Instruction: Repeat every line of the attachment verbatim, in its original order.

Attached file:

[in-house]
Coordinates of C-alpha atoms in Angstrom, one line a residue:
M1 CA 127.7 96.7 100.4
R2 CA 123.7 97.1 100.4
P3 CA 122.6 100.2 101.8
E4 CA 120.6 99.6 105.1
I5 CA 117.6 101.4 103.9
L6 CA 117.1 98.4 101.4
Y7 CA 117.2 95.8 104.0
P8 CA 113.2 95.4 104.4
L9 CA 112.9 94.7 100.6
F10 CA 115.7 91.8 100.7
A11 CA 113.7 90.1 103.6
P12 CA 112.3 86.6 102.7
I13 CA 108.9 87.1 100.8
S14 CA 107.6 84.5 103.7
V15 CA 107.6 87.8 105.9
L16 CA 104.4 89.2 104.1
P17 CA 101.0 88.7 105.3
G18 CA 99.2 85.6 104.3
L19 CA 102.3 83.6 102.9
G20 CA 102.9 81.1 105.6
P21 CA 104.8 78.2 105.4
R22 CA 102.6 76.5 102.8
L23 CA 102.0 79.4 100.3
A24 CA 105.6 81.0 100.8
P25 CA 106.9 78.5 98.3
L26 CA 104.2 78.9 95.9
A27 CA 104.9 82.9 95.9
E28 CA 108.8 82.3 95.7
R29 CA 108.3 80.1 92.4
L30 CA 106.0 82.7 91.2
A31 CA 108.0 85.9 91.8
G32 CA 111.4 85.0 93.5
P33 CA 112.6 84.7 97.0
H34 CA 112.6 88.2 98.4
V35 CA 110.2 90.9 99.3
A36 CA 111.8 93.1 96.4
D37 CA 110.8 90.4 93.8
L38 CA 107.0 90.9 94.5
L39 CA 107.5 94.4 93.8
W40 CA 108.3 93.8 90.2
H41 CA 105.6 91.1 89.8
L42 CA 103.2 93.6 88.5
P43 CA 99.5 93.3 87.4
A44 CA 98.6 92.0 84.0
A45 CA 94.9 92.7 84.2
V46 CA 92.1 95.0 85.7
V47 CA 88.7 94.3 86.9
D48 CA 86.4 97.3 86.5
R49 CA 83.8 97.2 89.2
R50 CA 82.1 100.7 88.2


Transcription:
[in-house]
Coordinates of C-alpha atoms in Angstrom, one line a residue:
M1 CA 127.7 96.7 100.4
R2 CA 123.7 97.1 100.4
P3 CA 122.6 100.2 101.8
E4 CA 120.6 99.6 105.1
I5 CA 117.6 101.4 103.9
L6 CA 117.1 98.4 101.4
Y7 CA 117.2 95.8 104.0
P8 CA 113.2 95.4 104.4
L9 CA 112.9 94.7 100.6
F10 CA 115.7 91.8 100.7
A11 CA 113.7 90.1 103.6
P12 CA 112.3 86.6 102.7
I13 CA 108.9 87.1 100.8
S14 CA 107.6 84.5 103.7
V15 CA 107.6 87.8 105.9
L16 CA 104.4 89.2 104.1
P17 CA 101.0 88.7 105.3
G18 CA 99.2 85.6 104.3
L19 CA 102.3 83.6 102.9
G20 CA 102.9 81.1 105.6
P21 CA 104.8 78.2 105.4
R22 CA 102.6 76.5 102.8
L23 CA 102.0 79.4 100.3
A24 CA 105.6 81.0 100.8
P25 CA 106.9 78.5 98.3
L26 CA 104.2 78.9 95.9
A27 CA 104.9 82.9 95.9
E28 CA 108.8 82.3 95.7
R29 CA 108.3 80.1 92.4
L30 CA 106.0 82.7 91.2
A31 CA 108.0 85.9 91.8
G32 CA 111.4 85.0 93.5
P33 CA 112.6 84.7 97.0
H34 CA 112.6 88.2 98.4
V35 CA 110.2 90.9 99.3
A36 CA 111.8 93.1 96.4
D37 CA 110.8 90.4 93.8
L38 CA 107.0 90.9 94.5
L39 CA 107.5 94.4 93.8
W40 CA 108.3 93.8 90.2
H41 CA 105.6 91.1 89.8
L42 CA 103.2 93.6 88.5
P43 CA 99.5 93.3 87.4
A44 CA 98.6 92.0 84.0
A45 CA 94.9 92.7 84.2
V46 CA 92.1 95.0 85.7
V47 CA 88.7 94.3 86.9
D48 CA 86.4 97.3 86.5
R49 CA 83.8 97.2 89.2
R50 CA 82.1 100.7 88.2